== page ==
Unveiling the value of IT service in your organization
Make sure to give your IT teams the ability to demonstrate how they create value so they become capable of effecting great changes in the organization.
Digital transformation and IT:
Evolve or die
Peter High, Forbes columnist, author, and President of Metis Strategy shares stories from companies that have mastered this sort of transformation. He also offers strategies used by IT leaders to help their teams become data-driven, agile, and able to adapt to the evolving role of IT.
When organizations adopt a value-focused approach to business strategy, the benefits permeate the entire enterprise. By implementing a strategy that incorporates value-indicating metrics, it’s possible to align strategy across all domains. Value stream metrics can also help internal departments earn stakeholder buy-in for their own initiatives, or to gain the autonomy needed to agilely determine priorities.
This value metric-based approach may be part of an appropriate strategy for IT organizations that are actively trying to shift perspectives from a cost-centered enterprise to a value-centered one. IT budgets are notoriously constrained, representing a mere 3.28% of total revenues across all industries, according to a Deloitte analysis of technology investment data from their US CIO program.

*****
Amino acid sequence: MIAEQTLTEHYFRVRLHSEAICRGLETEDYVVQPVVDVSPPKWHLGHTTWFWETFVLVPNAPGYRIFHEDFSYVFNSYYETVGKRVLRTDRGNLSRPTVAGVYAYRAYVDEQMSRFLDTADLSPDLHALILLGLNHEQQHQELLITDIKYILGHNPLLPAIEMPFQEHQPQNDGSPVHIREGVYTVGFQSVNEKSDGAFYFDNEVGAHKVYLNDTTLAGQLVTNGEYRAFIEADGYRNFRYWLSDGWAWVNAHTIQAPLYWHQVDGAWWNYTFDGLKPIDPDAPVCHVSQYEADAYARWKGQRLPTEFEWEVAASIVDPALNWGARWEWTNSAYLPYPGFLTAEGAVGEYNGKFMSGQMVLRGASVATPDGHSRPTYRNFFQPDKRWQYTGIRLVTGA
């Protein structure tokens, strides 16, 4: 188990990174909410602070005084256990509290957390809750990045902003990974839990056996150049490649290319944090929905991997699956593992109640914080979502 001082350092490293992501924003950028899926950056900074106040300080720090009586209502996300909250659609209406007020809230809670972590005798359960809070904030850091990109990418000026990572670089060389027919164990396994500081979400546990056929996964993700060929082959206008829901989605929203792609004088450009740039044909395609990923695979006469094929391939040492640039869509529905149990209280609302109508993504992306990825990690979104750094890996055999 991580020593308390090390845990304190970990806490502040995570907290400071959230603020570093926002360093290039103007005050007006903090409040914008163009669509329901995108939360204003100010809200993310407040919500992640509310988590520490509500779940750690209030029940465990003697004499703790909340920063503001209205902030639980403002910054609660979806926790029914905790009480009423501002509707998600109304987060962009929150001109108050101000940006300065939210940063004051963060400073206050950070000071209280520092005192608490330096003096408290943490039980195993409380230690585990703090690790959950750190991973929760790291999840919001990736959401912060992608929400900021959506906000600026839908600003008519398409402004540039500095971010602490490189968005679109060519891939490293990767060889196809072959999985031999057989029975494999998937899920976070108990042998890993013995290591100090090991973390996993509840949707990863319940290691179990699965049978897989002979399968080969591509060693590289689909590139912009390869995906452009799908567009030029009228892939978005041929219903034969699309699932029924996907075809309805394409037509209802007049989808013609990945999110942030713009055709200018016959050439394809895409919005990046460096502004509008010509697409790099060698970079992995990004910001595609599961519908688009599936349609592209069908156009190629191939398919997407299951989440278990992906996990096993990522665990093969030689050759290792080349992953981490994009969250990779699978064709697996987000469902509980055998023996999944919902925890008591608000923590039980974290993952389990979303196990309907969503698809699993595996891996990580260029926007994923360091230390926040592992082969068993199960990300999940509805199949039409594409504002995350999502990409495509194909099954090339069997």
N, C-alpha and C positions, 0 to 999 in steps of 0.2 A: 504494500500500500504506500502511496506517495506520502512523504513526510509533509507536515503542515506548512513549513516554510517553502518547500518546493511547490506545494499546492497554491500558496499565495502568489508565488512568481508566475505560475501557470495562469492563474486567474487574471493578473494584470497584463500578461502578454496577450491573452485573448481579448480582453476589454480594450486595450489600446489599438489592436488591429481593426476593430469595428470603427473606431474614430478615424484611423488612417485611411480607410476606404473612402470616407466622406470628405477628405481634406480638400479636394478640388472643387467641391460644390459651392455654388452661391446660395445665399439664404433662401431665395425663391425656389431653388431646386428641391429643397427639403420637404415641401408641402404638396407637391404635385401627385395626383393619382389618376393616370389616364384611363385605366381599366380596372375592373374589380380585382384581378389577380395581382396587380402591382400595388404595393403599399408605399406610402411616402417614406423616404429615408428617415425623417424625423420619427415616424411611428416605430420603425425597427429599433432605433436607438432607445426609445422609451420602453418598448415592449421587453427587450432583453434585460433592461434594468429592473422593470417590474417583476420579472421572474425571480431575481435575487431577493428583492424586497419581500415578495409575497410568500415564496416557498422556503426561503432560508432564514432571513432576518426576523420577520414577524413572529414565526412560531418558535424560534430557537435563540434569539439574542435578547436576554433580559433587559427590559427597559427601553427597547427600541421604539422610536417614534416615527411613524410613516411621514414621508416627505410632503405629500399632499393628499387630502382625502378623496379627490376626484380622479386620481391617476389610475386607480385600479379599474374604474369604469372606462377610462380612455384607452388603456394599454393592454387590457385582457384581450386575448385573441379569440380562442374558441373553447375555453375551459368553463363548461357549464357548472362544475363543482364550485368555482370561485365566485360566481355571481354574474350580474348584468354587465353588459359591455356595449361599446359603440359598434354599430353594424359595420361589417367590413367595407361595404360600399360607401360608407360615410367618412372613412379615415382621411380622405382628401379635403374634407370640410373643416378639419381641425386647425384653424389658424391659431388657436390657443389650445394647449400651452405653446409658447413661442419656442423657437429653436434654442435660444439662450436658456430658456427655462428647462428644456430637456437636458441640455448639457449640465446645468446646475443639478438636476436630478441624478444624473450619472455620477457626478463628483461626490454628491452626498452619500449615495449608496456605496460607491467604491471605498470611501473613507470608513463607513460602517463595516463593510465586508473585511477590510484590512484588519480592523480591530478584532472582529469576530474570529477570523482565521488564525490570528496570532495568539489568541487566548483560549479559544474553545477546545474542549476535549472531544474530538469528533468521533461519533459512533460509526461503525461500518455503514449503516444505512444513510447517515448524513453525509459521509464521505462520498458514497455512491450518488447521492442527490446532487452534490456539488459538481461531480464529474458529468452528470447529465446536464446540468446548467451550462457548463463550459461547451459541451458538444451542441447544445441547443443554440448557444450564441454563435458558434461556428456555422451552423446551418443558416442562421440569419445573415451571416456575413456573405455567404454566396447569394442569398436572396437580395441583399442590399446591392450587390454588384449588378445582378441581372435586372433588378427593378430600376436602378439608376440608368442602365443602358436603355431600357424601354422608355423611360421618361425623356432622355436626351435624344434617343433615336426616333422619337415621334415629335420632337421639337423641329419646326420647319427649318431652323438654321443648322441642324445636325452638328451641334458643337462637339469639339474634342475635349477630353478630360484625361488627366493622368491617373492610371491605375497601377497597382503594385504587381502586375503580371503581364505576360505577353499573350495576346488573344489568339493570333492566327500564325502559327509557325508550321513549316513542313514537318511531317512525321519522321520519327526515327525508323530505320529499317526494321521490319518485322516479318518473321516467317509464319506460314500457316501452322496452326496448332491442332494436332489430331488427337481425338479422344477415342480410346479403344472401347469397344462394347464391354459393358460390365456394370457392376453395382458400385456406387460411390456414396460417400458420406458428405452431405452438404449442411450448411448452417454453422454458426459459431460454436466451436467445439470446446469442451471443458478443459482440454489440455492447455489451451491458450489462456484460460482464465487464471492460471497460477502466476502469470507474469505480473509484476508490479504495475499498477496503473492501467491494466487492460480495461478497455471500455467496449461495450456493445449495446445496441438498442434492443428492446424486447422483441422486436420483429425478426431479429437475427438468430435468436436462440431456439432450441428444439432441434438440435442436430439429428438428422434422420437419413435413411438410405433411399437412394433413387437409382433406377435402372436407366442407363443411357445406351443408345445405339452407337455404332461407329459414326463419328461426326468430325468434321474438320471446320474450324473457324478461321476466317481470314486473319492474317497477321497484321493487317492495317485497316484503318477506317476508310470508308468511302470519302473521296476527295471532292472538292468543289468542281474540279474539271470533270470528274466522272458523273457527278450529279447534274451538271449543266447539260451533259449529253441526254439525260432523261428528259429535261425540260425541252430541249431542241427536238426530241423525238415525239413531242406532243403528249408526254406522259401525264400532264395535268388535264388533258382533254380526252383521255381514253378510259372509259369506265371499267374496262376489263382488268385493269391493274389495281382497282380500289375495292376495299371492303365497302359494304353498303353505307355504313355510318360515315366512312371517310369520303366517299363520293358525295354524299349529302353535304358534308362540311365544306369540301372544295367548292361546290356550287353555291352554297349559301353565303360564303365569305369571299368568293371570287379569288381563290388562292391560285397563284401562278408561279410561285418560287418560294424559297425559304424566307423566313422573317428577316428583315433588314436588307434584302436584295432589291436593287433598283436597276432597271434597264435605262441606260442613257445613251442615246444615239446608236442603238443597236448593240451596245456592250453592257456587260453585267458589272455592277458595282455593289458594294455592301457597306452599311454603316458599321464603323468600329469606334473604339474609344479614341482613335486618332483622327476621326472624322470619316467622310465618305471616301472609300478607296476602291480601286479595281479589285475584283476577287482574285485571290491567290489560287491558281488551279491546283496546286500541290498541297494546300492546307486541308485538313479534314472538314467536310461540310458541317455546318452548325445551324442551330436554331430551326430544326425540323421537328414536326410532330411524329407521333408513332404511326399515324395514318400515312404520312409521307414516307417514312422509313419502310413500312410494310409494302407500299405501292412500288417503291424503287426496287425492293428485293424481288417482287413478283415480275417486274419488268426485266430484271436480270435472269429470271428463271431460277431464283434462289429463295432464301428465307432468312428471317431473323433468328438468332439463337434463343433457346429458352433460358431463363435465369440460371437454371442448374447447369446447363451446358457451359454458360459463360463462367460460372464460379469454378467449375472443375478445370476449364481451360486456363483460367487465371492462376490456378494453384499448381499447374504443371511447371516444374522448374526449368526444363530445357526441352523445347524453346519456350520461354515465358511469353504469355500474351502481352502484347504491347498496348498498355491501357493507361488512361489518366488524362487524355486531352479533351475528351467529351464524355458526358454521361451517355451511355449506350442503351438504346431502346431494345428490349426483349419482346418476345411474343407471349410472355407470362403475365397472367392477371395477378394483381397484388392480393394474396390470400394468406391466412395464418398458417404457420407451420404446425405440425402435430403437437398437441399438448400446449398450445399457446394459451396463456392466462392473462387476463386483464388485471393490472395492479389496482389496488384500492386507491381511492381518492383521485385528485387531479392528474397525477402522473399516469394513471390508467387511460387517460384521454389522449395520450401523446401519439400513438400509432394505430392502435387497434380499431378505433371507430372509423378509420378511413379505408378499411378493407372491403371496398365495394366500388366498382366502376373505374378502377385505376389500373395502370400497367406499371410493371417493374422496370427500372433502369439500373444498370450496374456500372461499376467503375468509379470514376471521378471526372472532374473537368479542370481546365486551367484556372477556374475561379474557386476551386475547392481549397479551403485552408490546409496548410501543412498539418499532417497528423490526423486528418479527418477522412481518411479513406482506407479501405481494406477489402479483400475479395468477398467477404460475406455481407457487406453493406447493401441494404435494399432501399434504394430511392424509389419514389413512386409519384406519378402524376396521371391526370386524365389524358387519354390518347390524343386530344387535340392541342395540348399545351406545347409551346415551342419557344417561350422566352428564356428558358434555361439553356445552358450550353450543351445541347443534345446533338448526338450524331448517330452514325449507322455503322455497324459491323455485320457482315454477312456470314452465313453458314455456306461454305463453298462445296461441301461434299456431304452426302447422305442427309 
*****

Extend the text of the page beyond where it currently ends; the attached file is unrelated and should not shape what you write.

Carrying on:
The pitfalls of underinvestment in IT are far-reaching. Consequences include a limited potential for earnings, relentless drains on productivity, and other issues. But the costs involved with investing in new technologies or IT solutions may be difficult to compare without illustrating the explicit benefits to various stakeholders. For example, a move to containerization can simplify CI/CD while simultaneously improving security, but how can these benefits be quantified?
In many circumstances, it may also be necessary for IT to demonstrate their value contributions in general. In fact, value-indicating metrics and data can be used by IT as a way to fight budget cuts, request more resources, or even gain greater control over the key technology decisions that are being made by the organization as a whole.
A solid starting point is to determine how IT service can represent the magnitude of its contributions. Some ways to begin this process include:
- Start by mapping key IT activities and the flow of values through each process or task.
- Identify key performance indicators that not only reveal the benefits of work, but also the measurable value.